In a recent interview, MoneySense Editor Jon Chevreau asked Mercer actuary Malcolm Hamilton whether he still thinks that saving in taxable accounts is futile and Mr. Hamilton had this to say:

It’s always better to invest inside tax shelters than outside. Some Canadians have to invest outside tax shelters because they exhaust their tax shelters and they still want to save more. So they have to save outside. The problem is if you are earning, you know, let’s say, 3 or 4 percent interest and it’s 50 percent taxable, then it means after tax it’s 1-1/2 to 2 percent and, uh, in a 2 percent inflation world that means all you are doing in terms of purchasing power is marking time. So, when I say it’s futile you are not really going to make any money in real terms, after fees and taxes and inflation, you’ll be lucky to break even and in all likelihood for the forseeable future given how low interest rates are and how much that’s being done to get inflation a little higher, you may well gradually lose money. So, in that sense it is futile. It’s not a wealth generating activity. Now, if you have to invest outside tax shelters, it’s still maybe the best you can do. Like, maybe the best you can hope for is sort of a gradual, controlled loss of purchasing power. It’s sort of a depressing prospect but if that’s the only game in town, then that’s still the game you got to play. So, my advice to people is, by all means, if you can put your money in tax shelters do so. If you have to have some money outside tax shelters, again that’s probably where you want your equities. Your fixed income you can ill-afford to have outside tax shelters because they are taxed so heavily. So, to the extent that you got money inside, money outside try to get your heavily taxed stuff in the tax shelters and your more lightly taxed stuff like equities outside and just hope for the best.

As Mr. Hamilton is one of the sharpest guys around, it was surprising to hear him say that investing in taxable accounts is “not a wealth generating activity”. Mr. Hamilton is surely correct about investing in fixed income in taxable accounts and the superiority of tax-sheltered accounts such as RRSPs and TFSAs for holding investments. However, one would suspect that investing sensibly in taxable accounts is likely to produce satisfactory results. So, I constructed a model to compute the impact of distributions, inflation and taxes on investments made in taxable accounts. You can find it here. The model assumes an investment of $10,000 made over 25 years. The parameters are: expected total returns, returns in the form of distributions, inflation assumptions, turnover and tax rates on distributions and capital gains.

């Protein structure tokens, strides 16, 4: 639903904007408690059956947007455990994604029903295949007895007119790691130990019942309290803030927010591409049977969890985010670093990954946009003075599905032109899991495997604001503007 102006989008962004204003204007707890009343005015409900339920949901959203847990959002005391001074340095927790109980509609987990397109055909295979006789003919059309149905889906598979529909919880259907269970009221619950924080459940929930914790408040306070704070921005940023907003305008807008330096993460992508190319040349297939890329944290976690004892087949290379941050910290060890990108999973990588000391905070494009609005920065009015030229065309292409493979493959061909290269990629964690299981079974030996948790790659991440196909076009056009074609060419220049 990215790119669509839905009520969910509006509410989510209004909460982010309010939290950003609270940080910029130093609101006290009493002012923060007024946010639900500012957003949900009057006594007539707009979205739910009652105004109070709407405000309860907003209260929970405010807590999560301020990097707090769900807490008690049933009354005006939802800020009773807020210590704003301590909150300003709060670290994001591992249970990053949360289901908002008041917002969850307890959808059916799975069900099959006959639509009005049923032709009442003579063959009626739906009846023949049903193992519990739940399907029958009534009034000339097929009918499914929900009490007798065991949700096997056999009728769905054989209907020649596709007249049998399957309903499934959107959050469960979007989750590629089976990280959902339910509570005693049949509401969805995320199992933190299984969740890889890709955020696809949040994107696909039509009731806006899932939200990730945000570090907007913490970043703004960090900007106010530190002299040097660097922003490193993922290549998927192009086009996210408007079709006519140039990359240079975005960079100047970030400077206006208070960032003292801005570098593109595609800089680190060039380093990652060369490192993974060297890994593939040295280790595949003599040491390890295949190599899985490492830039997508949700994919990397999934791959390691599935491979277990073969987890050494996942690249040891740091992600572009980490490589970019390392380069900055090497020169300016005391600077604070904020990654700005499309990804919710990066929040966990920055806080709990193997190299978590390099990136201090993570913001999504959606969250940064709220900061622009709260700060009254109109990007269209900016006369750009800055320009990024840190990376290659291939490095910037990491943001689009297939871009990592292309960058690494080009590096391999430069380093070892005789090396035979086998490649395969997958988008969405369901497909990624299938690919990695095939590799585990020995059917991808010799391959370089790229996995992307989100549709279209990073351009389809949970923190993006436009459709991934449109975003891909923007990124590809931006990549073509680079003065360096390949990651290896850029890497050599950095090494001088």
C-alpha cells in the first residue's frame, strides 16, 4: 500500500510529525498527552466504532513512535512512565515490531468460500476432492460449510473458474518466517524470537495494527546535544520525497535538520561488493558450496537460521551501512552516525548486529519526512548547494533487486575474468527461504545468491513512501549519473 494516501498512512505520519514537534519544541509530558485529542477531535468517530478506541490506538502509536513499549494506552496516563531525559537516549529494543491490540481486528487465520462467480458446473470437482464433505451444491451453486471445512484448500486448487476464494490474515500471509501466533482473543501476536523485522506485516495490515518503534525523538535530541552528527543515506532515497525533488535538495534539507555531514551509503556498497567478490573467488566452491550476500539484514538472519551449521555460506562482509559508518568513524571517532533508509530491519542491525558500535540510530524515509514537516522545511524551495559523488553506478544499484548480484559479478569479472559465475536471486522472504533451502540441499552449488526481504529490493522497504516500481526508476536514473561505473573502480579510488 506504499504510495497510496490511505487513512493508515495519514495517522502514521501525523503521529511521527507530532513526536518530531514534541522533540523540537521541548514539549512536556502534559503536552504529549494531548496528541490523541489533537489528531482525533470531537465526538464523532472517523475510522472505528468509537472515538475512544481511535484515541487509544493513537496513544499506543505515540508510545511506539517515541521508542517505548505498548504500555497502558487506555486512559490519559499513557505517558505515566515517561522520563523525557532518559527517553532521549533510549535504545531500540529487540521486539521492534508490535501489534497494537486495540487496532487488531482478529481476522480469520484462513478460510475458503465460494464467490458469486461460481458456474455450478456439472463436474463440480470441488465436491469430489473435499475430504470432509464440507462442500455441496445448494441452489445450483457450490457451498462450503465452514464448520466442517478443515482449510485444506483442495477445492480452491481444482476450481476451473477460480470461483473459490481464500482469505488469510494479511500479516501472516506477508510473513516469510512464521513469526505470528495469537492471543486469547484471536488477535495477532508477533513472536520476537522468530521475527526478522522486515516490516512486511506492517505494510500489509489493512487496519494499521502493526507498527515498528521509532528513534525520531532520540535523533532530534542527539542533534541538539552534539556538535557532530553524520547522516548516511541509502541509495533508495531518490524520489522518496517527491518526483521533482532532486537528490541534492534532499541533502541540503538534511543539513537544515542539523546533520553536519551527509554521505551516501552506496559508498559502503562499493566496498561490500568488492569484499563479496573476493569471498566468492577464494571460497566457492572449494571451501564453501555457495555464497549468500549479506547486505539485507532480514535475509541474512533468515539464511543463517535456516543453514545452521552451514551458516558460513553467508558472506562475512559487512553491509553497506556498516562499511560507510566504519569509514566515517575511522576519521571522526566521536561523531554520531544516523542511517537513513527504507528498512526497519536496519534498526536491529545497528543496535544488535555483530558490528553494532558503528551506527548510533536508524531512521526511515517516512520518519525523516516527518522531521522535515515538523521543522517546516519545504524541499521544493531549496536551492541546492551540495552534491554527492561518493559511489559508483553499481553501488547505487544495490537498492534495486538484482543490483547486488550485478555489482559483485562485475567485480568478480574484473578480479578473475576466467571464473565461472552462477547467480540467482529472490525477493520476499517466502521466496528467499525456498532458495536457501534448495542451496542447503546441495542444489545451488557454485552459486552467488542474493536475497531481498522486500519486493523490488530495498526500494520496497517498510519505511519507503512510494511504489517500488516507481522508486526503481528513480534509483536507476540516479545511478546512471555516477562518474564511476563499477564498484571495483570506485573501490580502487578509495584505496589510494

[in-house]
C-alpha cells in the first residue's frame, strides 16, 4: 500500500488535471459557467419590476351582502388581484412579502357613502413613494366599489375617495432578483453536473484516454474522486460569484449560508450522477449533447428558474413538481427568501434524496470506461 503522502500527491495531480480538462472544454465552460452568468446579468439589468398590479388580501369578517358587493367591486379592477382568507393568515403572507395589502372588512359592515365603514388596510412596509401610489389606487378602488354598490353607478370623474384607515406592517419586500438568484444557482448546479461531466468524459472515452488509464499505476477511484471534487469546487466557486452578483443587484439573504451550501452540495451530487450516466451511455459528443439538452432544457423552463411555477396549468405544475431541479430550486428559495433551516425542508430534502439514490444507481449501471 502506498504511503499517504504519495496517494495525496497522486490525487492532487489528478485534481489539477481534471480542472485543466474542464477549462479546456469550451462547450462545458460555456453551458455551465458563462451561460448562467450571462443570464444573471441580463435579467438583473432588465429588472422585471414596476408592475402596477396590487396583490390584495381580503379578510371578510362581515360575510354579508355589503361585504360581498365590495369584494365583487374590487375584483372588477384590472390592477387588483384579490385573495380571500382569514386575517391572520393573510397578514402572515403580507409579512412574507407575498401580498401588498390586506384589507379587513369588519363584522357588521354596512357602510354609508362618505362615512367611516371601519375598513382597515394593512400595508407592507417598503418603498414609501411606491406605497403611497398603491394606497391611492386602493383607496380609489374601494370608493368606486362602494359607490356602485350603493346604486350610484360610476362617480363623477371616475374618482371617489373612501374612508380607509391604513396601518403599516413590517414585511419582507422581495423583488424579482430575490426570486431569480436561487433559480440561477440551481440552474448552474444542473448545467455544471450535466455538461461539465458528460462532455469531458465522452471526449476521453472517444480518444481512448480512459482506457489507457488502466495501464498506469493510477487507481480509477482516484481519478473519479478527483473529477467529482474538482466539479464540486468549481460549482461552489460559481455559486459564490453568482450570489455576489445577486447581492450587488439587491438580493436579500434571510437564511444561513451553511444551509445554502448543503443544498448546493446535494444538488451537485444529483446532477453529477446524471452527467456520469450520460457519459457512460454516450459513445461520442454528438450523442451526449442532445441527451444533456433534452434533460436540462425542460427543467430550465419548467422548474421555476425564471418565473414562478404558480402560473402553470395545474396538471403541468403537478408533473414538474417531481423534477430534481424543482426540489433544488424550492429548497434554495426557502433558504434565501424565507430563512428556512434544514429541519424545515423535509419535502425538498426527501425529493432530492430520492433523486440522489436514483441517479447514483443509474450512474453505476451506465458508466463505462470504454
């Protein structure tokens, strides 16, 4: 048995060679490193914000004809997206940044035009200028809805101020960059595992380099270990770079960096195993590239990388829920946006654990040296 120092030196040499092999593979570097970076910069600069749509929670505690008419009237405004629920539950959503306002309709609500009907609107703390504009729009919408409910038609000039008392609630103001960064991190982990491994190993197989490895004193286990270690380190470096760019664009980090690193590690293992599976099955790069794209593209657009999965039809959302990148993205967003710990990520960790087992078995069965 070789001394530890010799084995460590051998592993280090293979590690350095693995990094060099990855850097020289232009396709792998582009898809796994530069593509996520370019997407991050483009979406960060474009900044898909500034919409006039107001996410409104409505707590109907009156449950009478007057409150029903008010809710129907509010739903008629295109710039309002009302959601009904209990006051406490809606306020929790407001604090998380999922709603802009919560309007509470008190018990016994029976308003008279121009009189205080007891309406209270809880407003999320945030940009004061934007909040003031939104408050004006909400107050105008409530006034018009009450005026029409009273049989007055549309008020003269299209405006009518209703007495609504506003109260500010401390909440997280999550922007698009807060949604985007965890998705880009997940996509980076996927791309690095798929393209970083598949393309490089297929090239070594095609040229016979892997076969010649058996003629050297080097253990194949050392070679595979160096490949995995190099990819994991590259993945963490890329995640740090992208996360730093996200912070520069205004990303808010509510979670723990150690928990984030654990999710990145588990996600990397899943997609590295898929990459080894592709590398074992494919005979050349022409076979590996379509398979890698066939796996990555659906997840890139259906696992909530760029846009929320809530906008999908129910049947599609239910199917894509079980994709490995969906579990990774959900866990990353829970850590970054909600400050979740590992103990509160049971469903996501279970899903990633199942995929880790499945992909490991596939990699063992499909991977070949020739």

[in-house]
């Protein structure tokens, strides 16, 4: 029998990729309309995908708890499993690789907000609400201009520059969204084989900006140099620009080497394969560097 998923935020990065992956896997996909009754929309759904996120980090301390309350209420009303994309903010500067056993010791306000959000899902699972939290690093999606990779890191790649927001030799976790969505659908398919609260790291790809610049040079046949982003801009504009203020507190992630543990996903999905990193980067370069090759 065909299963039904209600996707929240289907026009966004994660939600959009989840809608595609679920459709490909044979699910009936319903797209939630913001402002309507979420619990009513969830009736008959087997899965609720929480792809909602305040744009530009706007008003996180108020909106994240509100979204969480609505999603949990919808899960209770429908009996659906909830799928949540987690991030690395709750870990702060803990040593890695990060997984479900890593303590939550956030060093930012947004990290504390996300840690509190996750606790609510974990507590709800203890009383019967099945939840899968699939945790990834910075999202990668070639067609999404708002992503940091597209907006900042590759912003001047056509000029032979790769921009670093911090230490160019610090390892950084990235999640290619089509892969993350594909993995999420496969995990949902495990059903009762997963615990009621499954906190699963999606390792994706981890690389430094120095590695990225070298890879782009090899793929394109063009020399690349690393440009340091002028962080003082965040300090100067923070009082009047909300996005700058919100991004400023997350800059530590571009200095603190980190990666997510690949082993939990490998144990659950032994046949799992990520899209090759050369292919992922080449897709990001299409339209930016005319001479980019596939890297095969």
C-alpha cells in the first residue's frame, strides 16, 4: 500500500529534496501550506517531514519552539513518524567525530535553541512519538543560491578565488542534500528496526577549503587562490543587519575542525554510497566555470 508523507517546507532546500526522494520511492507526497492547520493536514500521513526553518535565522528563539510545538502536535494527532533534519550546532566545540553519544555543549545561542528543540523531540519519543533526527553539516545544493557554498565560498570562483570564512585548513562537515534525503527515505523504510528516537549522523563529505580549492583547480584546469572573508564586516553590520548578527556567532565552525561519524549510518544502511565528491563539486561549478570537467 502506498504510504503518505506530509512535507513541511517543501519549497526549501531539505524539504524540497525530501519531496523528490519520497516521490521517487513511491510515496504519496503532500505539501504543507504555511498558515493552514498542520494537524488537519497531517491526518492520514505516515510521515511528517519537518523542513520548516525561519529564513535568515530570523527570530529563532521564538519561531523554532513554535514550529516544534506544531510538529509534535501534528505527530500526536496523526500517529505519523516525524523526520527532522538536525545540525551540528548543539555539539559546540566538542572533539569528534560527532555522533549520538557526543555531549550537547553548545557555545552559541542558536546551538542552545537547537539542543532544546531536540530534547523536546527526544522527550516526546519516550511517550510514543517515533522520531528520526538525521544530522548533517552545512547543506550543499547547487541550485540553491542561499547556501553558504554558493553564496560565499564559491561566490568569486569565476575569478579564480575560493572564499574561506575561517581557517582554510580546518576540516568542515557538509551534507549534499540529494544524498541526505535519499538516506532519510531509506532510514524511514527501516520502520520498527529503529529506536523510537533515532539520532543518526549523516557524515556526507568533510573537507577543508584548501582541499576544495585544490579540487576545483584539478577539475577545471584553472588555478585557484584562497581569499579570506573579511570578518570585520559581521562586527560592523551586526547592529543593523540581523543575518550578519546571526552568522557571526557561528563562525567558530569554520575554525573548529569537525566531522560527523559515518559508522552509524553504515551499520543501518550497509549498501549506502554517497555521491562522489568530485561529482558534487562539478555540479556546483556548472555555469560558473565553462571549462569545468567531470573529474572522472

Let’s first test Mr. Hamilton’s contention that if one is invested in bonds or GICs in a taxable account, one is experiencing a gradual loss of capital in real terms. We’ll assume total returns of 2 percent, interest income of 2 percent, inflation of 2 percent and a tax rate on distributions of 45 percent. We find that investors are indeed losing capital at the rate of 0.90 percent every year. In 25 years, the initial capital of $10,000 has dwindled to $8,000 even though in nominal terms, the investment has grown to $13,000. Conclusion: Unless there is a very good reason such as a downpayment on a soon-to-be-purchased home or the college funds for a kid heading to University in the next couple of years, it is indeed a bad idea to invest long-term funds in fixed income in taxable accounts.

It is interesting to observe that even a 0 percent real return in fixed income in a low interest rate environment is better than a 2 percent real return in fixed income in a high inflation environment. Assume bond interest rate of 10 percent and inflation of 8 percent and we find that the real after-tax rate of return is negative 2.3 percent over a 25 year period. That is enough to turn $10,000 into $5,500 in real terms — a truly staggering loss of purchasing power. Conclusion: In high-inflation environment, you really should avoid investing in fixed income in taxable accounts.

But what about investing in equities? Is it worthwhile to do so in taxable accounts? Let’s make some conservative assumptions. Total return is 6 percent, 3 percent of which is supplied by dividends. Inflation is 2 percent and the portfolio is turned over 5 percent every year. The tax rate on dividends is 25 percent and on capital gains is 22 percent. Roughly, this model will capture the experience of an Ontario investor in the top tax bracket who has invested in a broad market Canadian index fund. In this scenario, we find that wealth does grow, albeit slowly in real terms. After 25 years, the initial investment has almost doubled in real terms and the real, after-tax rate of return is 2.8 percent. Conclusion: If all tax sheltered vehicles are exhausted, investing in equities while keeping costs and turnover low in taxable accounts will increase wealth, albeit at a modest pace in inflation-adjusted terms.

But what about investors who invest in typical mutual funds that charge a fee of 2.5 percent. The expected total returns drops to 4 percent compared to 6 percent for an indexed investor. Assuming distributions of 0.5 percent, one finds that the after-tax return drops to 1.3 percent, which will turn the initial investment of $10,000 into $13,700 over 25 years — that’s less than 40 percent of the growth experienced by the low-cost, low-turnover investor in the previous scenario. At least, the returns are not as awful as that of the fixed-income investor.

The model shows how powerful deferring taxes in investment accounts is. If an investor is comfortable with the Horizons S&P/TSX 60 Index ETF (TSX: HXT), which employs swaps to capture the TSX 60 total return and the total return is 6 percent and inflation is 2 percent, an investor ends up with an after-tax inflation adjusted rate of return of 3.2 percent over 25 years. That will turn an initial investment of $10,000 into $21,700 or roughly 20 percent more than an investor who incurs an annual tax hit on dividends and distributed capital gains. Conclusion: The total return swap structure employed by HXT, which avoids turnover and distributions, provides a strong advantage for taxable investors.